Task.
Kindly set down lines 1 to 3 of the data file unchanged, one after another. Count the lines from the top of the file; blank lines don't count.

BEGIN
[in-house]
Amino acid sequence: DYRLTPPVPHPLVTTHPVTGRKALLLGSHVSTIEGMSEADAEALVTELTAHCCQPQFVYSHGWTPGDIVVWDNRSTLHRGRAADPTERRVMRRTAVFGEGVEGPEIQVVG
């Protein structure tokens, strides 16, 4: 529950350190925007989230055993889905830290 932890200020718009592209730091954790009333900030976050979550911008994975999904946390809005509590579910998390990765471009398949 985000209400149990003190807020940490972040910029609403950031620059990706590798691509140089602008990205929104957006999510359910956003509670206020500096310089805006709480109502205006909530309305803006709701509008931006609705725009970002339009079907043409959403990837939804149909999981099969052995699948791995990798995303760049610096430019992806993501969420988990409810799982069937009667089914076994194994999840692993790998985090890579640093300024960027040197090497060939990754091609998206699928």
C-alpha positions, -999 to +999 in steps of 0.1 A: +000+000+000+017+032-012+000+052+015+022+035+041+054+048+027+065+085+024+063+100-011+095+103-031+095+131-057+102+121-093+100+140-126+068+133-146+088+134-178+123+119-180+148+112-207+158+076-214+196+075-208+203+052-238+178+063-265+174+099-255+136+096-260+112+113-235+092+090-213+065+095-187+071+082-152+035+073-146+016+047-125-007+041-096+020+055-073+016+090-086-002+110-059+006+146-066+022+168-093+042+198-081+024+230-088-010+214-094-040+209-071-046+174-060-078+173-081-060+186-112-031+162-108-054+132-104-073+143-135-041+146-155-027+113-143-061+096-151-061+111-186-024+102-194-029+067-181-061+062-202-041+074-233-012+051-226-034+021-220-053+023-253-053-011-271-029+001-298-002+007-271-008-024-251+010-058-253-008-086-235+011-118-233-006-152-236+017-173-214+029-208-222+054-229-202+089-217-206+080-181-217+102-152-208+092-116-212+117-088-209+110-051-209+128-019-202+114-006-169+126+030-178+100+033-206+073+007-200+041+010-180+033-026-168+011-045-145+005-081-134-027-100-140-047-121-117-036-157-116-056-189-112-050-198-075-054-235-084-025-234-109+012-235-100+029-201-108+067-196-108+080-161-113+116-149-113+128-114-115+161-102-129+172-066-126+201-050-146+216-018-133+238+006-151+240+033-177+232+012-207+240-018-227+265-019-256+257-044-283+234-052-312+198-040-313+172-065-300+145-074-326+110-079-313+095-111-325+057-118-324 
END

[in-house]
Amino acid sequence: DYRLTPPVPHPLVTTHPVTGRKALLLGSHVSTIEGMSEADAEALVTELTAHCCQPQFVYSHGWTPGDIVVWDNRSTLHRGRAADPTERRVMRRTAVFGEGVEGPEIQVVG
């Protein structure tokens, strides 16, 4: 529950350190925007989230055993889905830290 932890200020718009592209730091954790009333900030976050979550911008994975999904946390809005509590579910998390990765471009398949 985000209400149990003190807020940490972040910029609403950031620059990706590798691509140089602008990205929104957006999510359910956003509670206020500096310089805006709480109502205006909530309305803006709701509008931006609705725009970002339009079907043409959403990837939804149909999981099969052995699948791995990798995303760049610096430019992806993501969420988990409810799982069937009667089914076994194994999840692993790998985090890579640093300024960027040197090497060939990754091609998206699928």